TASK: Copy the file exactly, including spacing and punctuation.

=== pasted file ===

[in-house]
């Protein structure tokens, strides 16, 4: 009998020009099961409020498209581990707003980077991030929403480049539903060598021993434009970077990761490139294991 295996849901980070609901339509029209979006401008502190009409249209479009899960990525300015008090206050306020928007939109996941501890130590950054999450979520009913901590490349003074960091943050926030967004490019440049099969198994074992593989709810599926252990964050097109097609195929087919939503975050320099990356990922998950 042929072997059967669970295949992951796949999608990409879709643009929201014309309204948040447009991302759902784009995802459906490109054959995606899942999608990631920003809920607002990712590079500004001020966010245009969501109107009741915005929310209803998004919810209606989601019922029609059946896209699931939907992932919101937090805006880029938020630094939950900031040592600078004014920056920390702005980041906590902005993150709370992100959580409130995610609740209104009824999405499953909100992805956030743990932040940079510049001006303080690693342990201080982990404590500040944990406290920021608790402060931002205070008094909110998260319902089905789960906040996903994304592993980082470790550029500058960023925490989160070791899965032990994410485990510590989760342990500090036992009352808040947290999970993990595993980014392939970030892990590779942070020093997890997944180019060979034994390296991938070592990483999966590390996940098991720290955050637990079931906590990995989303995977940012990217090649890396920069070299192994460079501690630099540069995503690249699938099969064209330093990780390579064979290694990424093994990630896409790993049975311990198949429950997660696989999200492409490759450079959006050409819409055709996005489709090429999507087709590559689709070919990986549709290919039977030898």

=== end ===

[in-house]
């Protein structure tokens, strides 16, 4: 009998020009099961409020498209581990707003980077991030929403480049539903060598021993434009970077990761490139294991 295996849901980070609901339509029209979006401008502190009409249209479009899960990525300015008090206050306020928007939109996941501890130590950054999450979520009913901590490349003074960091943050926030967004490019440049099969198994074992593989709810599926252990964050097109097609195929087919939503975050320099990356990922998950 042929072997059967669970295949992951796949999608990409879709643009929201014309309204948040447009991302759902784009995802459906490109054959995606899942999608990631920003809920607002990712590079500004001020966010245009969501109107009741915005929310209803998004919810209606989601019922029609059946896209699931939907992932919101937090805006880029938020630094939950900031040592600078004014920056920390702005980041906590902005993150709370992100959580409130995610609740209104009824999405499953909100992805956030743990932040940079510049001006303080690693342990201080982990404590500040944990406290920021608790402060931002205070008094909110998260319902089905789960906040996903994304592993980082470790550029500058960023925490989160070791899965032990994410485990510590989760342990500090036992009352808040947290999970993990595993980014392939970030892990590779942070020093997890997944180019060979034994390296991938070592990483999966590390996940098991720290955050637990079931906590990995989303995977940012990217090649890396920069070299192994460079501690630099540069995503690249699938099969064209330093990780390579064979290694990424093994990630896409790993049975311990198949429950997660696989999200492409490759450079959006050409819409055709996005489709090429999507087709590559689709070919990986549709290919039977030898």